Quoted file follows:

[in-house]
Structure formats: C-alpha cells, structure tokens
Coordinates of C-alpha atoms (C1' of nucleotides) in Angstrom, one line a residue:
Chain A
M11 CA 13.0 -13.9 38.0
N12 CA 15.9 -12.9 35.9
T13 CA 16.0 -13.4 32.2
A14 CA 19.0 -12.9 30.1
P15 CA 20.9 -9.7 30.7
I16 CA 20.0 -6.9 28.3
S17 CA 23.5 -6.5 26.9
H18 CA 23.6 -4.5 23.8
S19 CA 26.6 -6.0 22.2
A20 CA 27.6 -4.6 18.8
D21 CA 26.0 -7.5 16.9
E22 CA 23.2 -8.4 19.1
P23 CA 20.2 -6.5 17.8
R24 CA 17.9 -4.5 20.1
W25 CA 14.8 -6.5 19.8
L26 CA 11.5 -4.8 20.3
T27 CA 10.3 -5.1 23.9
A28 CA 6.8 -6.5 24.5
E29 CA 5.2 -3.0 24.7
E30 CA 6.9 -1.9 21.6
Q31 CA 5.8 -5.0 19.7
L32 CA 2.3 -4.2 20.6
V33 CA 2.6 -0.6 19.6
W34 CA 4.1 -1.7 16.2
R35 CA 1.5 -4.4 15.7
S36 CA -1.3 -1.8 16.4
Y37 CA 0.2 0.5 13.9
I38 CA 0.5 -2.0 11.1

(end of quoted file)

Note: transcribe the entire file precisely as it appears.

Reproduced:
[in-house]
Structure formats: C-alpha cells, structure tokens
Coordinates of C-alpha atoms (C1' of nucleotides) in Angstrom, one line a residue:
Chain A
M11 CA 13.0 -13.9 38.0
N12 CA 15.9 -12.9 35.9
T13 CA 16.0 -13.4 32.2
A14 CA 19.0 -12.9 30.1
P15 CA 20.9 -9.7 30.7
I16 CA 20.0 -6.9 28.3
S17 CA 23.5 -6.5 26.9
H18 CA 23.6 -4.5 23.8
S19 CA 26.6 -6.0 22.2
A20 CA 27.6 -4.6 18.8
D21 CA 26.0 -7.5 16.9
E22 CA 23.2 -8.4 19.1
P23 CA 20.2 -6.5 17.8
R24 CA 17.9 -4.5 20.1
W25 CA 14.8 -6.5 19.8
L26 CA 11.5 -4.8 20.3
T27 CA 10.3 -5.1 23.9
A28 CA 6.8 -6.5 24.5
E29 CA 5.2 -3.0 24.7
E30 CA 6.9 -1.9 21.6
Q31 CA 5.8 -5.0 19.7
L32 CA 2.3 -4.2 20.6
V33 CA 2.6 -0.6 19.6
W34 CA 4.1 -1.7 16.2
R35 CA 1.5 -4.4 15.7
S36 CA -1.3 -1.8 16.4
Y37 CA 0.2 0.5 13.9
I38 CA 0.5 -2.0 11.1